• By Howard - edited: January 11, 2015

    I am having trouble understanding the Listen Interval. I understand the idea of an AP purging frames if it starts running out of buffer space, but ...

    If a client were in power save mode and had a low Listen Interval, couldn't its connections be dropped, or severely disturbed. Especially if it were ignoring an AP's DTIM count.

    This is not just a potential throughput problem, but might also cause difficulties with roaming.

    From my reading of the 802.11 standard, it seems that if a clients Listen Interval were less than an AP's DTIM Count, that an AP might delete frames that it had been saving.

    The Listen Interval is expressed in units of Beacon Intervals, so if we had a listen interval of say 7, but the AP had a DTIM counter of 10 then this might happen.

    If nothing else, it almost seems that the AP would be better off ignoring a clients Listen Interval, and just have its own algorithm that it implements.

    If anyone has experienced problems with either Listen Interval settings, or AP design in this area, I would appreciate hearing about it.


  • Very interesting point here. On initial association with an AP, a client tells the AP what it's Listen Interval is, in the Association Request repsonse frame. The spec says:

    ?An AP may use the Listen Interval information in determining the lifetime of frames that it buffers for a STA?

    This could be interpreted as ?it?s up to the manufacturer, re the implementation?

    It would be interesting to see some experiments with different manufacturers gear to see what happens.


  • Found this:

    "The AP shall not drop any queued frames until the STA's Listen Interval elapses."

    Don't know where that comes from though.



  • Thanks Dave. Still not much closer to an explantion on this however.

    I should have mentioned that the CWAP book is messed up on page 151 re. Listen Intervals.

    Just added that to the CWAP errata.

  • Listen Interval (minus one) is the number of beacons that "dozing" STAs are not listening for beacon frames.
    I suppose that this applies to DTIM beacons having BC/MC too, so Listen Interval affects both unicasts and multicasts. [i][b]Please correct if I am wrong[/b][/i], because I have also read (somewhere) that LI only applies to UCs, while DTIM is only for BC/MCs; in other words, [i]despite Li setting[/i], STAs [b]always[/b] wake up before a DTIM so they can get the BC/MCs.
    Listen Interval is set on STAs and "told" by them to APs, while DTIM is set on APs and STAs learn it from the beacons.
    So common sense tells us that LI should be lesser than or equal to DTIM; otherwise BC/MC would be pretty hard to be received :) ! -unless I was wrong from the start...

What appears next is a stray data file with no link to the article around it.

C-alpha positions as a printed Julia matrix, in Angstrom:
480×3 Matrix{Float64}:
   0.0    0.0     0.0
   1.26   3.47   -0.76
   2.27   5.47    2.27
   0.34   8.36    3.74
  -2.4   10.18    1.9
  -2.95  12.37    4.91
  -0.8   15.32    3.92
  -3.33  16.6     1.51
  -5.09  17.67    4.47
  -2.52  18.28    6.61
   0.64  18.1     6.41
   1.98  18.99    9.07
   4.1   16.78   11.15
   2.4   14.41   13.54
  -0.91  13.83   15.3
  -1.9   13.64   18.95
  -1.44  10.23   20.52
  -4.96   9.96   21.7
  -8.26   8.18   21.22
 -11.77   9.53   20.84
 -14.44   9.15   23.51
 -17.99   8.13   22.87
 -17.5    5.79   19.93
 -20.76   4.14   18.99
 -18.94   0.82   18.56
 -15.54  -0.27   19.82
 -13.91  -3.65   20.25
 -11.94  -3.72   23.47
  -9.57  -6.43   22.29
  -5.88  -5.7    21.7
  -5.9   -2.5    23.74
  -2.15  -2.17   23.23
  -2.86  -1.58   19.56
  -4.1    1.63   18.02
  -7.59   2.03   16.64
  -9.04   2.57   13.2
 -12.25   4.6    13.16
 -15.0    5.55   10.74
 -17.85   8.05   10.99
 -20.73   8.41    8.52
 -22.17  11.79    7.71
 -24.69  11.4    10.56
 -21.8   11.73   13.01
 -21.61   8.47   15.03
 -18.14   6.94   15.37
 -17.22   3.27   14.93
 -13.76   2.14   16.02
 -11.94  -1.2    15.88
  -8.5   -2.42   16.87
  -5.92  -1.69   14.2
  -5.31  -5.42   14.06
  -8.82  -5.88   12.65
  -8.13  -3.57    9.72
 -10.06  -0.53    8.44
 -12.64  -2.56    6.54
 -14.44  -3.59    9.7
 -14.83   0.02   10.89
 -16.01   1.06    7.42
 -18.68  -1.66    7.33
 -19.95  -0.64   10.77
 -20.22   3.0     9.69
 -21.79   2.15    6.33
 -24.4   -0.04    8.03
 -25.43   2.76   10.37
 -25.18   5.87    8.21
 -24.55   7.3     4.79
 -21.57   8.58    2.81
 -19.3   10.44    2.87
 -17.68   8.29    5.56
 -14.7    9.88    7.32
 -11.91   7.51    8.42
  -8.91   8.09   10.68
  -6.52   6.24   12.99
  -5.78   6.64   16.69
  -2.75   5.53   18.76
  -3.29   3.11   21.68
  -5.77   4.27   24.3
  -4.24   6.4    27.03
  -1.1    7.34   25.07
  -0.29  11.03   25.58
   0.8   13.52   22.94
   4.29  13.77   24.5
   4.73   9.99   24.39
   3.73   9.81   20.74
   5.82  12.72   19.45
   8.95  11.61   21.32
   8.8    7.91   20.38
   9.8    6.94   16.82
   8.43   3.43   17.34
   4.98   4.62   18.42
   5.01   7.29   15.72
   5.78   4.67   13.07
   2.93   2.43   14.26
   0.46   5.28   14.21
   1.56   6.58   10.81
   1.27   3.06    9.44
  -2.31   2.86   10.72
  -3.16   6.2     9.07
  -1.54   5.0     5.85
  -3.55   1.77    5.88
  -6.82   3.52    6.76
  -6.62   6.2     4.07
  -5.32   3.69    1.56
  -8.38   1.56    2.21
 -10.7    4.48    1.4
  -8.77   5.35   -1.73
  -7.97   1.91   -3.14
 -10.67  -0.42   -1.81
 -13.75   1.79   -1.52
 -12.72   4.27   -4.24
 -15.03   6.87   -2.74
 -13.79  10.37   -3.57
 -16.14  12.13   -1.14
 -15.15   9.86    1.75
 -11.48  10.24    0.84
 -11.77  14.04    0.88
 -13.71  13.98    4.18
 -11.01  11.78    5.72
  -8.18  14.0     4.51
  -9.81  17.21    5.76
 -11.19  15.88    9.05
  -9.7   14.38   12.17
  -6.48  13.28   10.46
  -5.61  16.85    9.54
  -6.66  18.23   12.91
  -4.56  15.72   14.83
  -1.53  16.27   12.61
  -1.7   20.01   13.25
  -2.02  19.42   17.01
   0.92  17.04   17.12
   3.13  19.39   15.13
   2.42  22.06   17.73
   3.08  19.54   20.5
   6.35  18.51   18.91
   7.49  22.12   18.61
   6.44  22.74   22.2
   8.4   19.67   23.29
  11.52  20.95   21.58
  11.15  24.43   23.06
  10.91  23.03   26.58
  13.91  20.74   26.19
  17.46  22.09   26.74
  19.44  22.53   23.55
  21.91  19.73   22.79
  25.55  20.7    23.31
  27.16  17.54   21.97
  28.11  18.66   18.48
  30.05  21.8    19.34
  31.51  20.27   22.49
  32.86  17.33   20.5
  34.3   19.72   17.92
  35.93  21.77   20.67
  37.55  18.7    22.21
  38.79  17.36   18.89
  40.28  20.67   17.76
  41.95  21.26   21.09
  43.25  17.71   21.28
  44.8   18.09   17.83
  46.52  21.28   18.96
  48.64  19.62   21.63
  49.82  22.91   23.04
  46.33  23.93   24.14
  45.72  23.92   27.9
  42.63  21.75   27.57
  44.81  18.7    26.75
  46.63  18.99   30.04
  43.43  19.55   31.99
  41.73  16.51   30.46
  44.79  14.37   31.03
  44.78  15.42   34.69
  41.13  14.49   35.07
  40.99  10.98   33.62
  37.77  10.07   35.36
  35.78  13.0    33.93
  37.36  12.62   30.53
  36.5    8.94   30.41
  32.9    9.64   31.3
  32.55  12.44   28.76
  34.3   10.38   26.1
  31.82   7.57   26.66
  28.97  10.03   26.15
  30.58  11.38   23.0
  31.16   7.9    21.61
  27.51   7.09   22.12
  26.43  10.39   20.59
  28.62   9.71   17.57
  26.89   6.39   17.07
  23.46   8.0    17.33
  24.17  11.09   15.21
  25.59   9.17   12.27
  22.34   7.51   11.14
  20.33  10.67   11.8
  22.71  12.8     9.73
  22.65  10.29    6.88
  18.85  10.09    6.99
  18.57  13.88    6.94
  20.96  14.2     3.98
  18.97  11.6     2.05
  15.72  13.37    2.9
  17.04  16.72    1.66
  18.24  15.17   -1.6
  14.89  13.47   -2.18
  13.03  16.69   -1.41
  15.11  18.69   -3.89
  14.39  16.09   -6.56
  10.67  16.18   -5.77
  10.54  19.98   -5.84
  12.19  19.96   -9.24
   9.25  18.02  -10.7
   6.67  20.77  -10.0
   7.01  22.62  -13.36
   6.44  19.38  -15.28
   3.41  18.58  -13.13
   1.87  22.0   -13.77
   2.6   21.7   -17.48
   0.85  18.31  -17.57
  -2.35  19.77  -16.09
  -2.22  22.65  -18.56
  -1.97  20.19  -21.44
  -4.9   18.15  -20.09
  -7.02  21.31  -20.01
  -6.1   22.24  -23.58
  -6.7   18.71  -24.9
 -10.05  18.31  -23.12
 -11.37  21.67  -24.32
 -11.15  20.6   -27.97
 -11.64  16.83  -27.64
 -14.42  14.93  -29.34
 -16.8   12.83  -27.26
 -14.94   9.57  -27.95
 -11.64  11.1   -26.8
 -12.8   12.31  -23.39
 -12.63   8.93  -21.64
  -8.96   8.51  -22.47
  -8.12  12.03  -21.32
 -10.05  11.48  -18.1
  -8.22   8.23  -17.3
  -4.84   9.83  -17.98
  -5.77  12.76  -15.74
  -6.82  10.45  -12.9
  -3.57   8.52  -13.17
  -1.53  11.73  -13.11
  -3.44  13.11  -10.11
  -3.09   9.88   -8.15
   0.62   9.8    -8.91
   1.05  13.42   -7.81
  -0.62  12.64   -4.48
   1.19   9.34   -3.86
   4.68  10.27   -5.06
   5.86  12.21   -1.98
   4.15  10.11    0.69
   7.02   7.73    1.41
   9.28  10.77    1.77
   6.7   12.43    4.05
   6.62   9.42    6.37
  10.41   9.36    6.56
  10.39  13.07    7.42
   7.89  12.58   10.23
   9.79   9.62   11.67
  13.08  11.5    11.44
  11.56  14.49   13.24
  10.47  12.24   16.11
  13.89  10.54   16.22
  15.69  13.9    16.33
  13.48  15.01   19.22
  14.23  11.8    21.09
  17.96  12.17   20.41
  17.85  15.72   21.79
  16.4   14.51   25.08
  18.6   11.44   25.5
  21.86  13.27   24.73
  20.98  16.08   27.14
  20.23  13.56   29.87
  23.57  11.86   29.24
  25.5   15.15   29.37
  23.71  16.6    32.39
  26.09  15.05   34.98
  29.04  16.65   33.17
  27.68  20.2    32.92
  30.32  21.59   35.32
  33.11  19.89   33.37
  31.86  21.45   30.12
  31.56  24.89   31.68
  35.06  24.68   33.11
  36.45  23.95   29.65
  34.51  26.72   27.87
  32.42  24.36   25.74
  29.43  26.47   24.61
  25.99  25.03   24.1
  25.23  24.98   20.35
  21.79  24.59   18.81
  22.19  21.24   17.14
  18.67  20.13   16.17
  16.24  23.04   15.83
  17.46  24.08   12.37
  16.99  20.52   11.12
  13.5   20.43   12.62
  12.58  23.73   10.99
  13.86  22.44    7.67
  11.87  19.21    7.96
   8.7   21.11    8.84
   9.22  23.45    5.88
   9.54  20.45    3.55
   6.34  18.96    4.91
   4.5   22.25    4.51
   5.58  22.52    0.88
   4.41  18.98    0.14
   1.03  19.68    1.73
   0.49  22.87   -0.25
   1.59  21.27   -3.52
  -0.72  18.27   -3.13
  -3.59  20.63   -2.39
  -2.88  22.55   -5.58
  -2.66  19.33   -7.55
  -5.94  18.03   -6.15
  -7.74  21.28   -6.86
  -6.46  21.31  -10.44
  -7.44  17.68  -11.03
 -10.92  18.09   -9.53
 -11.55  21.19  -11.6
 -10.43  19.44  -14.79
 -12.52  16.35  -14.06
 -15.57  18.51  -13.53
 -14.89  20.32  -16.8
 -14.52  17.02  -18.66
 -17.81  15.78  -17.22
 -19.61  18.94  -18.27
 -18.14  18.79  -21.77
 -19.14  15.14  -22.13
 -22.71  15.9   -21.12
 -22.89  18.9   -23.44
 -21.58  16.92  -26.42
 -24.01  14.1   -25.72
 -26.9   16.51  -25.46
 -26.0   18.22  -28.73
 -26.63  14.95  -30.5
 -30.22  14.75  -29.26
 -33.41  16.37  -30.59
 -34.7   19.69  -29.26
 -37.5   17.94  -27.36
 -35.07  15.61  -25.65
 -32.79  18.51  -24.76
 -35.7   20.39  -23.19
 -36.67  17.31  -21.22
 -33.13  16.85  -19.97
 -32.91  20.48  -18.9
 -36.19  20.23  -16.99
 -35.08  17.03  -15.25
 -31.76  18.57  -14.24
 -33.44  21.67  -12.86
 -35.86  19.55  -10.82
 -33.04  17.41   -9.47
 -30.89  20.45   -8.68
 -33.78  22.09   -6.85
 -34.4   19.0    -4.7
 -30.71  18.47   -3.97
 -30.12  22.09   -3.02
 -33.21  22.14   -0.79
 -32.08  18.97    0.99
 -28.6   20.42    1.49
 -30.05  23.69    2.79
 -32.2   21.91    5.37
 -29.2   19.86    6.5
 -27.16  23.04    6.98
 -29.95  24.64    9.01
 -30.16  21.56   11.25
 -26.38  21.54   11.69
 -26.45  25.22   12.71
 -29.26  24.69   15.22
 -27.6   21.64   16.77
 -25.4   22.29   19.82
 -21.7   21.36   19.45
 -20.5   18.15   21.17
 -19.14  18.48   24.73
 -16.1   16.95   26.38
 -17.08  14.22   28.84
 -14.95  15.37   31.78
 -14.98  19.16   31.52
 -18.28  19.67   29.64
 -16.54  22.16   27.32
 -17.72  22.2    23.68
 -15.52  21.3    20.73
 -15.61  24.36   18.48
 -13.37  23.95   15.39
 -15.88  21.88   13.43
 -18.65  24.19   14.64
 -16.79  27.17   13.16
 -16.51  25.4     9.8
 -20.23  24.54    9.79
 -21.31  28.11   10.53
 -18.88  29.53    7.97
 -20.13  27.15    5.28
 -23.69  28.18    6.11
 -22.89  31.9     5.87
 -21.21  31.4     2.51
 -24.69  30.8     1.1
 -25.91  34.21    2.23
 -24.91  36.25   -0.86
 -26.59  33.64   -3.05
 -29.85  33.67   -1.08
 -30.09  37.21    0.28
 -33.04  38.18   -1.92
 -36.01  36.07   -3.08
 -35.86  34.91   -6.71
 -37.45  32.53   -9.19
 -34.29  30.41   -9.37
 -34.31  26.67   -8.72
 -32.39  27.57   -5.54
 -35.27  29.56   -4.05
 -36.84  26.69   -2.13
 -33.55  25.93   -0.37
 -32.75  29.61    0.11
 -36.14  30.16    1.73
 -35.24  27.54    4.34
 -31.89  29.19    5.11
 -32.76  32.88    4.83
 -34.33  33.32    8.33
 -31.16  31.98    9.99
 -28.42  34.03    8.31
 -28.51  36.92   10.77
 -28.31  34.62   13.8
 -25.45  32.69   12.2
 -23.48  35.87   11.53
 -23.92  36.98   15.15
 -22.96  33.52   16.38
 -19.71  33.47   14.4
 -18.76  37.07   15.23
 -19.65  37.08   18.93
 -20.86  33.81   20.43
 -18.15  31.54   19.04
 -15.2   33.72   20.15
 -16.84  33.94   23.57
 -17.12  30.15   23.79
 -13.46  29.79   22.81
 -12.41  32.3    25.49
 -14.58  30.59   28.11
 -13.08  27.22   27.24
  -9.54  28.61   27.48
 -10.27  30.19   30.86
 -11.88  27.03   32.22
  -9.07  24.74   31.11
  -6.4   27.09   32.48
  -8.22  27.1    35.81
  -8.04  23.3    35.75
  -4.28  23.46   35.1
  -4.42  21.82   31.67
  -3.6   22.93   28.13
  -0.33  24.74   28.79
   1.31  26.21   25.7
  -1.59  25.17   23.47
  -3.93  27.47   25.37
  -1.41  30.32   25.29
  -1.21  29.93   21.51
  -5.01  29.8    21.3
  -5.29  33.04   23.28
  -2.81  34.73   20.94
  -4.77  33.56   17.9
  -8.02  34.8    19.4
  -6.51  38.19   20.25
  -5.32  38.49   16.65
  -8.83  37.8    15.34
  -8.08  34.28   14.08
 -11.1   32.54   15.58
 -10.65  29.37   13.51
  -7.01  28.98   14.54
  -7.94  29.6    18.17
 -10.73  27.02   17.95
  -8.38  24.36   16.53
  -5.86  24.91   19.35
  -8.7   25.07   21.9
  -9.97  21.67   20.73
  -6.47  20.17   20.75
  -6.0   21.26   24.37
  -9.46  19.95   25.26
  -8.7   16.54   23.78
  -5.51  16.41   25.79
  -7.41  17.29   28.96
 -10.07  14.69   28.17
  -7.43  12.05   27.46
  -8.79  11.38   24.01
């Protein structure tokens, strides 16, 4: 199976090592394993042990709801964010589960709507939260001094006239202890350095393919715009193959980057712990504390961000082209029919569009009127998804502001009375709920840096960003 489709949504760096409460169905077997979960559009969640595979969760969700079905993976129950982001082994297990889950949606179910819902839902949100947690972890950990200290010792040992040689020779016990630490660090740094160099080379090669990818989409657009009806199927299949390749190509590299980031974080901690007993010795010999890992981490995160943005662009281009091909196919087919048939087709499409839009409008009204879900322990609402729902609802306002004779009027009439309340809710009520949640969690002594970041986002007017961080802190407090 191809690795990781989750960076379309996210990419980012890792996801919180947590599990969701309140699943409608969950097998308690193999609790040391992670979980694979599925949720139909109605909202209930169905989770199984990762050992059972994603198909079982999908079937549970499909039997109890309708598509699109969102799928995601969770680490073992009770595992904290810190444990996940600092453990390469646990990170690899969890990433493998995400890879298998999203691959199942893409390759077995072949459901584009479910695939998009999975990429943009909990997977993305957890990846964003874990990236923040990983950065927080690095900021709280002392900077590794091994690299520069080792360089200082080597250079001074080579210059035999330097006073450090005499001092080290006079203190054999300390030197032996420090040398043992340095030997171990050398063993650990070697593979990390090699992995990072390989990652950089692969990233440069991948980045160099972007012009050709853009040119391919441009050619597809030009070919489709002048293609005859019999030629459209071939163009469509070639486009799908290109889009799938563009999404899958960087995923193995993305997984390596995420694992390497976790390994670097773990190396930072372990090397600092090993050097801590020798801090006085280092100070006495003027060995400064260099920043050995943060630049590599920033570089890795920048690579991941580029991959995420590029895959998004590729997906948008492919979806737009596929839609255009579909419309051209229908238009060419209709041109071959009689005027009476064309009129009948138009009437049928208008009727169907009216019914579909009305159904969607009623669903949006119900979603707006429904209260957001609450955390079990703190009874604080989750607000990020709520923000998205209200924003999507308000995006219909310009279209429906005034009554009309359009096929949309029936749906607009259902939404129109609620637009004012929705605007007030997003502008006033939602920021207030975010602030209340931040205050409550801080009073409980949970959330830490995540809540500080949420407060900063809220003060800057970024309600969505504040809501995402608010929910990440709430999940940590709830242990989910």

On the other hand, to maximise preserving power, STAs should be sleeping most of the time.

    This yields that, in order to comply with [b]both[/b] points, [b]LI = DTIM[/b].

    However, this would imply a [b]pretty bad performance and a huge amount of required memory on the APs[/b]. I remember (old Symbol Technologies times) that DTIM was always set to 10 to save power on terminals (MUs, we called -and still call- them). This is a whole second of time. Think of all the data that might be buffered during this [i]eternity[/i]!

  • Your analysis agrees with mine.

    We have seen many Symbol AP's running with their DTIM's set to 10, and it is the cause of many roaming issues.

    The reason I posted this in the first place is because IMHO it makes no sense at all for LI to be > DTIM. But I don't see anywhere that this is specified, or even recommended.

    I also agree that LI = DTIM makes perfect sense, but then why have two parameters?

    I am of the opinion that:

    1) either manufacturers worked this out long ago and don't give it a second thought these days, or
    2) there is a glitch that pops up every once in a while, which causes some problem, and users just
    (incorrectly) attribute it to "all wireless" networks.

    I've usually found that when some small detail like this is undefined, that sooner or later it at least causes a "glitch" - which is why my bet is 60 % favored to case #1 above.

  • I still ignore if LI applies to both UC and CB/MC or only to UC. And this is very important!
    I need gurus' knowledge.

    If LI is the [b]only[/b] criteria/timer for STAs to wake (i.e, applies to both UC &BC/MC), so its fine tuning is critical for their correct behaviour. They just can't miss too many beacons with DTIMs and/or TIMs with their AID set.

    On CWNA (the one I will be tested next friday) book, pg. 305, it is said that "[i]All stations will wake up in time to receive the beacon with the DTIM[/i]" so one can suppose that [b]any STA must also wake up every DTIM beacons, despite of its LI setting[/b]. But it's not quite clear, at least for me. This would require two independent timers.
    Does anyone out there know the truth?

  • Jamrb,

    Because this is getting into pretty esoteric territory, I would doubt that anyones exam would get into such convoluted issues.

    But from my point of view it is a legitimate question, and an answer might explain some Client behavior.

  • I was not asked about in my exam, this morning. I had, however, to identify an image of a connector (for God's sake!).
    Anyway, I was lucky and I passed it. With a non-impressive 83%...
    Thanks for your support, gentlemen!

  • BTW 83% is a really good score. Be proud of it !!

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